BLOG 356 July 10, 2017

            Tourists often assume there’s only one kind of Holy Trip – but in fact there are two very different ways to see Israel. Christians take the Jerusalem and Galilee routes that follow the travels of Jesus. On the other hand, Jews take a Hebrew Heritage tour that doesn’t touch the Christian sights, and gives a completely different picture. For example, in Tel Aviv, you sit in the chairs at Independence Hall just as they were in 1948 when David Ben-Gurion proclaimed the rebirth of the ancient nation of Israel. The Museum of the Diaspora in the Tel Aviv University allows people to trace their Jewish heritage back for generations. Either tour is great, and together both give you the complete picture of Israel.

During the month of June, Israelis celebrated the 50th Anniversary of the Six-Day War and considered the highly important steps forward that Israel took during the conflict. One of the most important events during that war was the battle of Ammunition Hill. A year ago, I climbed the hill and walked through the trenches that marked the turning point in the war. The decision to take the Old City was made immediately after this conflict.

Members of Battalion 66 of the 55th Paratroopers Brigade fought on Ammunition Hill in one of the bloodiest and most brutal campaigns of this war. In June, the surviving soldiers returned for a reunion at the sight.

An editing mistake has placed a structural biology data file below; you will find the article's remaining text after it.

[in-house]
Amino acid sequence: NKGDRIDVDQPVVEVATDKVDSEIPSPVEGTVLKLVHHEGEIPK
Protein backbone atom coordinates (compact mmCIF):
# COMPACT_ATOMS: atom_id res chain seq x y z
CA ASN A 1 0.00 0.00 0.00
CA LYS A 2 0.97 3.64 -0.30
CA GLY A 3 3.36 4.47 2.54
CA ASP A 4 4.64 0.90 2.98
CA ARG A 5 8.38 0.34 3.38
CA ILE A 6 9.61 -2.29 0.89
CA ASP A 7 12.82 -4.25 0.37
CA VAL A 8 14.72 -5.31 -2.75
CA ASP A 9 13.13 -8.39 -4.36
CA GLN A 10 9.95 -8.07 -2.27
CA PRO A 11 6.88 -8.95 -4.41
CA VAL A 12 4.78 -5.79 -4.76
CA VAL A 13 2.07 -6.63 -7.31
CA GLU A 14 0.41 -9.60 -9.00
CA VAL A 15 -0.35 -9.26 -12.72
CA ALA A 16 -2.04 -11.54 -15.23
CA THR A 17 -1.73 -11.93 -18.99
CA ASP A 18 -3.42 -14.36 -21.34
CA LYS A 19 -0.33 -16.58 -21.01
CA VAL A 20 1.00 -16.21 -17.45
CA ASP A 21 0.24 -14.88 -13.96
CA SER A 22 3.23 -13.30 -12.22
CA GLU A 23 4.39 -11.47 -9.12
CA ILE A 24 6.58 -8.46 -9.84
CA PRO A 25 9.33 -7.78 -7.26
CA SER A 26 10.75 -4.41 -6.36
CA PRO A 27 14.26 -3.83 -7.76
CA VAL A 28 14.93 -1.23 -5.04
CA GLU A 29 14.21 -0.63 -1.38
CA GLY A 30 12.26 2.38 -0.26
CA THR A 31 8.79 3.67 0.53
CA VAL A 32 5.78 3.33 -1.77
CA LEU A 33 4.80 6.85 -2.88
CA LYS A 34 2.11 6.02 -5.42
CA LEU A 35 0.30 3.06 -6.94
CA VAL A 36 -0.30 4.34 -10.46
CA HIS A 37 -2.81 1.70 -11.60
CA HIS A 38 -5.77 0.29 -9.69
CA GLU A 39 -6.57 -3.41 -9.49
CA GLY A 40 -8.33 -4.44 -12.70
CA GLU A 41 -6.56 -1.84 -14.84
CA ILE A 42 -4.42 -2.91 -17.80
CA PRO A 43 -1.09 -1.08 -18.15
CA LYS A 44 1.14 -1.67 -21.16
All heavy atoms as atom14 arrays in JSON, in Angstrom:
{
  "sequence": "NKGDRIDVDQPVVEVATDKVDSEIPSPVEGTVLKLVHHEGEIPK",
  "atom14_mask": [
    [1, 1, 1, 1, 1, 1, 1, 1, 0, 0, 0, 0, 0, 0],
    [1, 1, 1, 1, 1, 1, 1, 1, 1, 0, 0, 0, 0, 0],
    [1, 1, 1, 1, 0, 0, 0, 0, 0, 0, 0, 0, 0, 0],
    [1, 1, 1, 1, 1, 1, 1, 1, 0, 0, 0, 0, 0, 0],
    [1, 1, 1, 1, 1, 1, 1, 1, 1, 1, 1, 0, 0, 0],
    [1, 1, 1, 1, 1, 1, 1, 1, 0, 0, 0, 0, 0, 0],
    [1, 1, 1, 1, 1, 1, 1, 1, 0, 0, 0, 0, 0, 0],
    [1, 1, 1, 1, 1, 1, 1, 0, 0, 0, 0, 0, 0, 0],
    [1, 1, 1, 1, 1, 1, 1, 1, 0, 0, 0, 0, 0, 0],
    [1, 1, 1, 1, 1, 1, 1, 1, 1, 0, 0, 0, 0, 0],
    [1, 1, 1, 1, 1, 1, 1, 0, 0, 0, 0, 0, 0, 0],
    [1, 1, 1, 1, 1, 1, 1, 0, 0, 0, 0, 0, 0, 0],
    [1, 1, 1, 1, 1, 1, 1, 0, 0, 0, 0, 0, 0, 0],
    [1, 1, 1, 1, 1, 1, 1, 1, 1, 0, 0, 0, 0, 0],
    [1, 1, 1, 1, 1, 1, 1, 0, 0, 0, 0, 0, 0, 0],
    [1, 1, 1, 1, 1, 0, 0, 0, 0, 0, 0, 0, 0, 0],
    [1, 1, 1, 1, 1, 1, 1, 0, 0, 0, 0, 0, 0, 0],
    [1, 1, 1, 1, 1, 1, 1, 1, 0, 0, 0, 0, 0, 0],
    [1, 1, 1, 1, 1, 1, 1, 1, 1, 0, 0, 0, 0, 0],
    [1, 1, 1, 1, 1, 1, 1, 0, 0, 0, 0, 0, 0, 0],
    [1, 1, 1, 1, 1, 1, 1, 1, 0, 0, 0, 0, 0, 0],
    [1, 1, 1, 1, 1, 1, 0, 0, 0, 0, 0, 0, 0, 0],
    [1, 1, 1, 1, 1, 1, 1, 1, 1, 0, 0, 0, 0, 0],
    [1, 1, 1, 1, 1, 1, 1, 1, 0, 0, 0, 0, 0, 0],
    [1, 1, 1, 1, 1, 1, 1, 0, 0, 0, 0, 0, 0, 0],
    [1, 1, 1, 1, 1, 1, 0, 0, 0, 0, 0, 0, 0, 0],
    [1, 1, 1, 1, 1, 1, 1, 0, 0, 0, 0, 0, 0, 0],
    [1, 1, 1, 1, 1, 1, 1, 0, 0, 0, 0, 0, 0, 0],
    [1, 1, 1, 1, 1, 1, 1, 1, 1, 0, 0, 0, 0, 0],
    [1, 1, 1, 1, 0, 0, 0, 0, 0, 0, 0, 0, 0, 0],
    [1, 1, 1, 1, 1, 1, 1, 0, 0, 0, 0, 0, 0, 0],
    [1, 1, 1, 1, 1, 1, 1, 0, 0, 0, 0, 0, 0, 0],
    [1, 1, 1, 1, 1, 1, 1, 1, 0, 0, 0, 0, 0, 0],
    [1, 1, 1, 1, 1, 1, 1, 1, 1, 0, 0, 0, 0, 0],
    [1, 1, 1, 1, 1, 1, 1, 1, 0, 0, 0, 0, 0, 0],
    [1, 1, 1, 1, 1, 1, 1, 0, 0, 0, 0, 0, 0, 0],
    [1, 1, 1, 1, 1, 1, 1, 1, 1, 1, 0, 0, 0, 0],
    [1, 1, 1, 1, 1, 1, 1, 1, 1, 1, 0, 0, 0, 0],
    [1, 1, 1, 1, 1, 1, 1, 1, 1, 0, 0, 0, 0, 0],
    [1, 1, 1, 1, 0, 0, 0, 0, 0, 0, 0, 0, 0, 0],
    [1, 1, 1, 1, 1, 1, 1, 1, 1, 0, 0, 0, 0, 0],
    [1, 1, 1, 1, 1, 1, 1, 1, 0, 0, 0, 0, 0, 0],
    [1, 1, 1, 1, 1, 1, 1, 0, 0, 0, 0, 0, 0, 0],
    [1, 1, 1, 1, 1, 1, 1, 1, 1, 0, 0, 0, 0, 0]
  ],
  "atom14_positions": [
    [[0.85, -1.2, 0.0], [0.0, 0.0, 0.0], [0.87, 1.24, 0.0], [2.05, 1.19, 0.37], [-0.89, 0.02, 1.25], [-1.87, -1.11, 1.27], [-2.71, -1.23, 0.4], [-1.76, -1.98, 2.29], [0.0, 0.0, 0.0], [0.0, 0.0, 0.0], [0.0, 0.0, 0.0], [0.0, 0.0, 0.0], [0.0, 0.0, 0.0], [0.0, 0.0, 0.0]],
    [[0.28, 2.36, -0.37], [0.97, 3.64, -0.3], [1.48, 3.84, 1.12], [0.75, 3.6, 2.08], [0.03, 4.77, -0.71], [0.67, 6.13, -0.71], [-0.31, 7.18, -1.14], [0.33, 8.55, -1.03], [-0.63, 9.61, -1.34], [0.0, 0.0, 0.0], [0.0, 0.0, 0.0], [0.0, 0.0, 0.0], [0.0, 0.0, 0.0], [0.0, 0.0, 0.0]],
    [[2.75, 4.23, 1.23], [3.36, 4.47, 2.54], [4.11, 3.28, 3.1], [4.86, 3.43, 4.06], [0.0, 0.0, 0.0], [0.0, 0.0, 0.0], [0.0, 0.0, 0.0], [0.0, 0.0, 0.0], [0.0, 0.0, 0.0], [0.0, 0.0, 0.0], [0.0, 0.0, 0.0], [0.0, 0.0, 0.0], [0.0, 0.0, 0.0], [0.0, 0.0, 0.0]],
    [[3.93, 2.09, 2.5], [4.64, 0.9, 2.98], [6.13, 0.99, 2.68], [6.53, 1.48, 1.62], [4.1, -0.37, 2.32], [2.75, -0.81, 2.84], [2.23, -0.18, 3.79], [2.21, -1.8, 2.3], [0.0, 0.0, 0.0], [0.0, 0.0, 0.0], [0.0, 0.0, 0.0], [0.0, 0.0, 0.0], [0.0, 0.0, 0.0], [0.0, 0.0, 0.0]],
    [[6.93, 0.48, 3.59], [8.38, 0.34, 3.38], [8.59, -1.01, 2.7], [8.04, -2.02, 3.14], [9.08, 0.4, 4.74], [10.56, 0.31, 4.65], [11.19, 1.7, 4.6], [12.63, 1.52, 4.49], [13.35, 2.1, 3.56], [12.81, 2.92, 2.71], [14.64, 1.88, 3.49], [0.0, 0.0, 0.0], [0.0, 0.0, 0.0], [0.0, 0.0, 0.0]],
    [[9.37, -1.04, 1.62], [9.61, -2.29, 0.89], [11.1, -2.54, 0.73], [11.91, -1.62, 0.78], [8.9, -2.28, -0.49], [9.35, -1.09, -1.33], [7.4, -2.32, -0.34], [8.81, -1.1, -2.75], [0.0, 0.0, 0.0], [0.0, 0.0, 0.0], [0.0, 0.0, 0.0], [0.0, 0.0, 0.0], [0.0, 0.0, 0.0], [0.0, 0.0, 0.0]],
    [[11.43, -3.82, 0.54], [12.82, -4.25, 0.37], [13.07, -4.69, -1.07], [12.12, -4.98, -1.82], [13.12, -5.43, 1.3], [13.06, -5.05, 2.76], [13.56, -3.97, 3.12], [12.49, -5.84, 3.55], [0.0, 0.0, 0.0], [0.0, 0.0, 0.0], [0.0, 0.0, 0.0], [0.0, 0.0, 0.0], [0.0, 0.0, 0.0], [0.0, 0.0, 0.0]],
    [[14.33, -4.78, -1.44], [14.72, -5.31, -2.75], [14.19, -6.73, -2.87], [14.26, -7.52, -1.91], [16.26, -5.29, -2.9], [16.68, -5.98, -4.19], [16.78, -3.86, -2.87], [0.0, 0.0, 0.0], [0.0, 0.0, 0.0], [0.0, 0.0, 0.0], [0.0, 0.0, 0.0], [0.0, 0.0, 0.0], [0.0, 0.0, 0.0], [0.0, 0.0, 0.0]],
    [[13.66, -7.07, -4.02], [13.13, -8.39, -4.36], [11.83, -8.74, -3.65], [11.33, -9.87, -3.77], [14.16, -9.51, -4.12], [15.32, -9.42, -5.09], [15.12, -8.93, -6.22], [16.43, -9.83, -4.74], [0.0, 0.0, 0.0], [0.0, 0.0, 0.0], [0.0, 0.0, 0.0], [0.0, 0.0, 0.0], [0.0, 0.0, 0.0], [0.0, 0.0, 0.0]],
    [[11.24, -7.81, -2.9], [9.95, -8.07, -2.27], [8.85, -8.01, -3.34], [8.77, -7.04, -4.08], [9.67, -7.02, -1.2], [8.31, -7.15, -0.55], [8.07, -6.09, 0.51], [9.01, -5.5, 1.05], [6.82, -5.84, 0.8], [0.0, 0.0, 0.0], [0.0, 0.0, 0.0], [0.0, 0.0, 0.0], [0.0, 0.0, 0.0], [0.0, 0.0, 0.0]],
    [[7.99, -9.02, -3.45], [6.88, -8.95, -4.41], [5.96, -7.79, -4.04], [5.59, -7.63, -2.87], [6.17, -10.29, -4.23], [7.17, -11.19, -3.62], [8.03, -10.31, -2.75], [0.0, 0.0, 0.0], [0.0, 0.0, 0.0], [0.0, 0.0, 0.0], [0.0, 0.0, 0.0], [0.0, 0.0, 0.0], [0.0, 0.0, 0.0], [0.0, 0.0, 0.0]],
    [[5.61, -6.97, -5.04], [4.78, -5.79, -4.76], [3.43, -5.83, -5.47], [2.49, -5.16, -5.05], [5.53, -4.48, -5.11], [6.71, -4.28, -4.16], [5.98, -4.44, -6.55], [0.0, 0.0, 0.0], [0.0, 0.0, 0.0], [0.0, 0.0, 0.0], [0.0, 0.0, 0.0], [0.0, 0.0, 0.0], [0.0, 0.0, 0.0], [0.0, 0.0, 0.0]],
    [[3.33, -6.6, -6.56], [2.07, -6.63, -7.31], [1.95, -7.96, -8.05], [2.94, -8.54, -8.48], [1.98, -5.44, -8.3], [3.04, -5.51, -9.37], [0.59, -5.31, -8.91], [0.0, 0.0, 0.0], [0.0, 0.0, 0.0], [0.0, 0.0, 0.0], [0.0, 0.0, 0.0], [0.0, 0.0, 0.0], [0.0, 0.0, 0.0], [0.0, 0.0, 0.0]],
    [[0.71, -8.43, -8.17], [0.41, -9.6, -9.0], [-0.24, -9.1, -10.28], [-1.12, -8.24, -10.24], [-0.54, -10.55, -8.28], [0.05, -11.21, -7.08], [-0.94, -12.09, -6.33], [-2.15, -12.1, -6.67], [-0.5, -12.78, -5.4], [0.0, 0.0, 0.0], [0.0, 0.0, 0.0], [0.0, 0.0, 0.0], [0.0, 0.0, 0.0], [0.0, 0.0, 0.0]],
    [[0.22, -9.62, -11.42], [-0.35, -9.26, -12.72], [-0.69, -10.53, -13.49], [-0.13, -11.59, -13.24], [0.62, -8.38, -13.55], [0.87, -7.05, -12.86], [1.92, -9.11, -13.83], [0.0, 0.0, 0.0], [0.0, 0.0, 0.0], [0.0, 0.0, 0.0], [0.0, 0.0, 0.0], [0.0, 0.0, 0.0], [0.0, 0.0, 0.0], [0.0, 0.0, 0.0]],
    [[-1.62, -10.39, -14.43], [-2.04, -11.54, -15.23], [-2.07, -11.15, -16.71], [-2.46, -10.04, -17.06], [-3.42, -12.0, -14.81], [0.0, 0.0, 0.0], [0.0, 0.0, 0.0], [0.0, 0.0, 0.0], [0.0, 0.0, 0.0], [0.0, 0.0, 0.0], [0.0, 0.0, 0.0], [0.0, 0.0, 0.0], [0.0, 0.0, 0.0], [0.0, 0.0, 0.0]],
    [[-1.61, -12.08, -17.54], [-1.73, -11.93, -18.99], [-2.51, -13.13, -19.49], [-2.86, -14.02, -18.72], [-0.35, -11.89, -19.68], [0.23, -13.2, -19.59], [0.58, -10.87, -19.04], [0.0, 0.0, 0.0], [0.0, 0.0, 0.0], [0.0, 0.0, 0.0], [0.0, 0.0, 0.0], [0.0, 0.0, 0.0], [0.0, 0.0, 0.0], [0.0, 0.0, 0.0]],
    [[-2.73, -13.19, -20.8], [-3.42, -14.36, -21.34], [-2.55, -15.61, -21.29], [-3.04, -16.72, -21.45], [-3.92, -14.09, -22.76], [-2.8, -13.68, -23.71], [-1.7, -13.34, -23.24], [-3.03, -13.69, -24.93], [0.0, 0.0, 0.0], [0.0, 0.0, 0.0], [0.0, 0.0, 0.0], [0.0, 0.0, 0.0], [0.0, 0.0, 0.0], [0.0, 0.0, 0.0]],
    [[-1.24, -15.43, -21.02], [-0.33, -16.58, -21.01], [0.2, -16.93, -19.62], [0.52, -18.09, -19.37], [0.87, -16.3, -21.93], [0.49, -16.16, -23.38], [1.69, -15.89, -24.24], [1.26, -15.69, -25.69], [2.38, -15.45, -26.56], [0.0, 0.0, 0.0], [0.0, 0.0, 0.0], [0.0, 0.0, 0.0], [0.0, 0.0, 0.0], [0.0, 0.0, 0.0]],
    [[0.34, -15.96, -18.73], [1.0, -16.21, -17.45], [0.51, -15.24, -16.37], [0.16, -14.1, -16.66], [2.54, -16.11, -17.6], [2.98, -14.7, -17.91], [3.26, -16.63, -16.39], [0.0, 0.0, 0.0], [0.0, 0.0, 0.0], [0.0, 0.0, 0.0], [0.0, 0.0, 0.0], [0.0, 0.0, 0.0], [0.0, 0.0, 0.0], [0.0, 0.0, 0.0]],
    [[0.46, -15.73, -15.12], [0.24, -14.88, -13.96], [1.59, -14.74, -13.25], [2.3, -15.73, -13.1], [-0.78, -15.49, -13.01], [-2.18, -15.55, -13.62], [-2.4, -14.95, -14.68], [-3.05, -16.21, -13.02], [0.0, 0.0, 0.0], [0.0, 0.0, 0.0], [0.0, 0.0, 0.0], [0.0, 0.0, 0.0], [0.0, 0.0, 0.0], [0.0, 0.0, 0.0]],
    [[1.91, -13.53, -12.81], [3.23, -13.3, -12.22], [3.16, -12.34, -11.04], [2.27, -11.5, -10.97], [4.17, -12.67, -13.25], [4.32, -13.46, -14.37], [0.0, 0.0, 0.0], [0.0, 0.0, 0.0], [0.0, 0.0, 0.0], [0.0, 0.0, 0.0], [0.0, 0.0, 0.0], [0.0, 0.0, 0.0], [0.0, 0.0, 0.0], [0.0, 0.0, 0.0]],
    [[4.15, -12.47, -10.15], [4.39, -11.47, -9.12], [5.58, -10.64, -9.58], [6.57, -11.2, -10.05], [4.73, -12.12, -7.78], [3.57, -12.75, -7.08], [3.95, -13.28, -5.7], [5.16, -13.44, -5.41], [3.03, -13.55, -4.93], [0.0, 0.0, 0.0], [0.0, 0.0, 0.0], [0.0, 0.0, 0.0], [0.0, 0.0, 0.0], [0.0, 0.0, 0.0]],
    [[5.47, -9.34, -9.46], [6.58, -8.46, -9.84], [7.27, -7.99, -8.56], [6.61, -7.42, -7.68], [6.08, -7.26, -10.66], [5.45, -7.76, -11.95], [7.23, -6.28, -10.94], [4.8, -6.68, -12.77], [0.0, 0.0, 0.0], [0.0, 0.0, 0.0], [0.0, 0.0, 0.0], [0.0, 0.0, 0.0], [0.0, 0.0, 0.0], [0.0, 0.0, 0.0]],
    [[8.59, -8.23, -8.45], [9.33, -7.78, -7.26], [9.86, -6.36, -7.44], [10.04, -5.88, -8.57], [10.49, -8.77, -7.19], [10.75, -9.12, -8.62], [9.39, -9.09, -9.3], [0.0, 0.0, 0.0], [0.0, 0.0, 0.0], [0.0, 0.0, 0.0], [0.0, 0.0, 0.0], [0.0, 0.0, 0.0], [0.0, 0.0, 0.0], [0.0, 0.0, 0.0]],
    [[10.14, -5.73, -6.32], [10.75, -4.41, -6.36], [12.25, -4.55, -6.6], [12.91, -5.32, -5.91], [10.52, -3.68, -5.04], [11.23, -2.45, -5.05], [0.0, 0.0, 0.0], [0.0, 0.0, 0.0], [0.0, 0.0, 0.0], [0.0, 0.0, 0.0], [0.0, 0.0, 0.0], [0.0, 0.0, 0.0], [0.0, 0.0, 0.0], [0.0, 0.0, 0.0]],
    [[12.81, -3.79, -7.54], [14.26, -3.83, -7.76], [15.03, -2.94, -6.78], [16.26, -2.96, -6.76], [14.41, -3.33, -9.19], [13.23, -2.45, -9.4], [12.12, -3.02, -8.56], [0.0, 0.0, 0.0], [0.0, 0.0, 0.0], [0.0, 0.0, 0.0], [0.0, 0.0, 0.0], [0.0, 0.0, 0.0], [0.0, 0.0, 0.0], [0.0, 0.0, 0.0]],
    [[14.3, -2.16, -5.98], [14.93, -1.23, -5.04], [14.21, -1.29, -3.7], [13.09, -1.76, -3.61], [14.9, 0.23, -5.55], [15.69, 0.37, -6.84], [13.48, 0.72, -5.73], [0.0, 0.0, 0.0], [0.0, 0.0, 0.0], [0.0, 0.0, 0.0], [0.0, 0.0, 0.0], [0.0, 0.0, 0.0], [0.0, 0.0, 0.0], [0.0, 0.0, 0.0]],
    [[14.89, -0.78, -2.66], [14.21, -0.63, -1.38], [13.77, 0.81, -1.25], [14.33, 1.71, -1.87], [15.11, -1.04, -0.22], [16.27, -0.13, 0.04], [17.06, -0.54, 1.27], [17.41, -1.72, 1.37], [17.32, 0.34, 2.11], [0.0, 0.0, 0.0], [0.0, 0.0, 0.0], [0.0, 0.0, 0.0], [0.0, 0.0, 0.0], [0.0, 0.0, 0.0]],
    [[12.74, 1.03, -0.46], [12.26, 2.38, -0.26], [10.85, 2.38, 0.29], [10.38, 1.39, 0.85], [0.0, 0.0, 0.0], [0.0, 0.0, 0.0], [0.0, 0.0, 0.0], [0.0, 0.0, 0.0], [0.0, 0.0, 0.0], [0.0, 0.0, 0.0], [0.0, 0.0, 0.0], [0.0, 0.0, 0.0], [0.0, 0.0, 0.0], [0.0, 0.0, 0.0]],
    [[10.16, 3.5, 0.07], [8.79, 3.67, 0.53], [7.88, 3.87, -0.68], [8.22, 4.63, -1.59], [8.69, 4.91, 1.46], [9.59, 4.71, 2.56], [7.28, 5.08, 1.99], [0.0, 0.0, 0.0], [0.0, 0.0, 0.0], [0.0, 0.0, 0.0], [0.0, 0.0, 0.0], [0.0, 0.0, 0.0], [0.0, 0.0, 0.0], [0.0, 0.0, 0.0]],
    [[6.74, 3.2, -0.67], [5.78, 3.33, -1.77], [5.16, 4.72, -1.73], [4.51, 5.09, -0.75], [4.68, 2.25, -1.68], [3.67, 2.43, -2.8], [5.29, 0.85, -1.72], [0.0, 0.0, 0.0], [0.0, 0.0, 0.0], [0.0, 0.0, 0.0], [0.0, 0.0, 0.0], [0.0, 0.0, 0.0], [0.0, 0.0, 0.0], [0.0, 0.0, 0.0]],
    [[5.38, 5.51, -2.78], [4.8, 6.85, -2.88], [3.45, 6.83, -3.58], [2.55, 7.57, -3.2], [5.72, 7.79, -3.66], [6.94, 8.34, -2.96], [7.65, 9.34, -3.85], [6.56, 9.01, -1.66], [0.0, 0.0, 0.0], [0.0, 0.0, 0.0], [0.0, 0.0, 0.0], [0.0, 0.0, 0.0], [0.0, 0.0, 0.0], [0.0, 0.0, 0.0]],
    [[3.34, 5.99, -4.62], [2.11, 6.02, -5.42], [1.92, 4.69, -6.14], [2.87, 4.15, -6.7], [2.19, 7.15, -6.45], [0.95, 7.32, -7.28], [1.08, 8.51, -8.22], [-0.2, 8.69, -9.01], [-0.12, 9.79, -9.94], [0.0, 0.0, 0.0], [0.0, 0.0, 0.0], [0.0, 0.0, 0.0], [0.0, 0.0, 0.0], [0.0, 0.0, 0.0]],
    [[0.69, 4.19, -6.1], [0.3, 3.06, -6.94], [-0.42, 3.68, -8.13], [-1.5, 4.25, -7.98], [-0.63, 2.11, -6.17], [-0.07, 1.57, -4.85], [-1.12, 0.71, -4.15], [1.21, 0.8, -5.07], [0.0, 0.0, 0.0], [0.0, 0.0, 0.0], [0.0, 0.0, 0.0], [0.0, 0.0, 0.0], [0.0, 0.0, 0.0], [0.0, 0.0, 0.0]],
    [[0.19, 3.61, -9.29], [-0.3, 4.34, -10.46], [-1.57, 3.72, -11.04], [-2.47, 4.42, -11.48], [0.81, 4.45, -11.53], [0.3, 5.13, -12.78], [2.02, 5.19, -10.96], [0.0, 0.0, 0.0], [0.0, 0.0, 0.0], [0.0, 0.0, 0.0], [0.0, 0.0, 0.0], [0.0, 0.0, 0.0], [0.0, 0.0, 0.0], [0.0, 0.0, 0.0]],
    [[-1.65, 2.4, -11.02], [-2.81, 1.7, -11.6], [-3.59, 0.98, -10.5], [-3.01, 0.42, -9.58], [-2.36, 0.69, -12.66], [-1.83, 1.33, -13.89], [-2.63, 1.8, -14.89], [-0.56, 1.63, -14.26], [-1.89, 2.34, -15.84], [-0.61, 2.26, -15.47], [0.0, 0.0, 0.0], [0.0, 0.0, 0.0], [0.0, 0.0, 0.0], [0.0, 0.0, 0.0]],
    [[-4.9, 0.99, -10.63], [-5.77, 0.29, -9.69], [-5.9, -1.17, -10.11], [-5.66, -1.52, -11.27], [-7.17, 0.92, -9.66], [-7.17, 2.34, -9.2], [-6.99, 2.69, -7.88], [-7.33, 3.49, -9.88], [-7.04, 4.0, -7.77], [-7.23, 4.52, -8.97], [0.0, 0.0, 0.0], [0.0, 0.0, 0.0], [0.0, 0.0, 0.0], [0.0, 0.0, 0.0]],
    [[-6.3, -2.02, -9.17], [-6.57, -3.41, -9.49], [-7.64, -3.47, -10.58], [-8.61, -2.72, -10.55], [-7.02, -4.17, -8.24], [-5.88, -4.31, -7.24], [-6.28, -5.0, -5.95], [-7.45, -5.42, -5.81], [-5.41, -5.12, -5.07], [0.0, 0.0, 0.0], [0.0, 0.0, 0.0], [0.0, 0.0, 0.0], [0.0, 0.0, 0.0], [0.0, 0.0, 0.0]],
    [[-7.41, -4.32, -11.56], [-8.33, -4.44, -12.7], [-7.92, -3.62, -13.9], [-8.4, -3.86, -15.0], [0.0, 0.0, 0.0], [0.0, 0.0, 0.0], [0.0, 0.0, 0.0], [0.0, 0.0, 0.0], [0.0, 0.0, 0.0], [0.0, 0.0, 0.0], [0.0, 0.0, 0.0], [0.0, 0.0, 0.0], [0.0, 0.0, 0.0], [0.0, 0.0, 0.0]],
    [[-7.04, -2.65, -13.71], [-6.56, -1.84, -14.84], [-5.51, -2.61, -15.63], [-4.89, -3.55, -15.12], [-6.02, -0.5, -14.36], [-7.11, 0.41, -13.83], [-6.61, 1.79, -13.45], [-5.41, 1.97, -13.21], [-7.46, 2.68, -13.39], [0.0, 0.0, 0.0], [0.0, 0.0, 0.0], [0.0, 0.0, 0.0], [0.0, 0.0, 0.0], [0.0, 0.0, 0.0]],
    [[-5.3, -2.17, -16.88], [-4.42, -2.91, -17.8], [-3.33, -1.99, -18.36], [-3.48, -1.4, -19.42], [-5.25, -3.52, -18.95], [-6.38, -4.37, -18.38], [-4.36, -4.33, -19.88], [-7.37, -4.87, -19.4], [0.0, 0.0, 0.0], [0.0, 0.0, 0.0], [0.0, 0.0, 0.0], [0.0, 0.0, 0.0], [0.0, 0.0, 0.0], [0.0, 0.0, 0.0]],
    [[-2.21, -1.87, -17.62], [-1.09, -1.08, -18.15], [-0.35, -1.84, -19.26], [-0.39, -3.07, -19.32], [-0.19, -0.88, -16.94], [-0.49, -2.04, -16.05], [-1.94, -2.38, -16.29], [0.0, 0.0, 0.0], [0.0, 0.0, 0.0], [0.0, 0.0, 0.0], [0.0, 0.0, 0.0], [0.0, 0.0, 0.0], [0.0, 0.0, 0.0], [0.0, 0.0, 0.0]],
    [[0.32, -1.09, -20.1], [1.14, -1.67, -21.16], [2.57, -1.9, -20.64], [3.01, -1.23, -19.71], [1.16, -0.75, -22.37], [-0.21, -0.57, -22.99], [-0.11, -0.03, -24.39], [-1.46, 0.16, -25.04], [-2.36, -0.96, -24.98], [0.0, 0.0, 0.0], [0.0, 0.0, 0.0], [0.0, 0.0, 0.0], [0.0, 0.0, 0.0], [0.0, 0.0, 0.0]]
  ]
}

The members of the battalion had expected to make their jump in the Sinai Peninsula, but at the last minute were diverted. They soon discovered more resistance from the Jordanians than anyone expected. Beginning at 2:30 in the night in complete darkness, the exploits of brave men unfolded quickly. One Israeli paratrooper threw himself on top of a grenade to save the men around him. When senior officers fell, junior officers picked up the baton and charged forward. These were ordinary men who did extraordinary thing for their brothers and country.

As the battle progressed, Israeli Intelligence proved to be completely inaccurate and there were two to three times more Jordanian soldiers than anyone expected. The Israelis pressed forward in the midst of terrible odds and endured.

On the morning after, a jeep appeared with Moshe Dayan and Ezer Weizman, chief of Military Operations, in the back seat. Telling Doron Mor, the battalion deputy commander, to lead or fight up the hill to Mount Scopus, the Jeep plowed up to the National Library and the leaders assembled on the roof. As they looked down on Jerusalem, the decision was made to enter the Old City. Since the days of King David Since no one had ever conquered Jerusalem from the Lion’s Gate in the east. “This will be the last time!” Moshe Dayan said.

The next day Israeli troops entered through the Lions Gate and after 2,000 years the Jews had taken their city back.

Should you take a tour of Israel, regardless of whether it is a Hebrew Heritage tour or a Christian excursion, be sure and tell your guide you want to walk through Ammunition Hill. It’s a sight you won’t forget.

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Filed under Bible Lands, Israel

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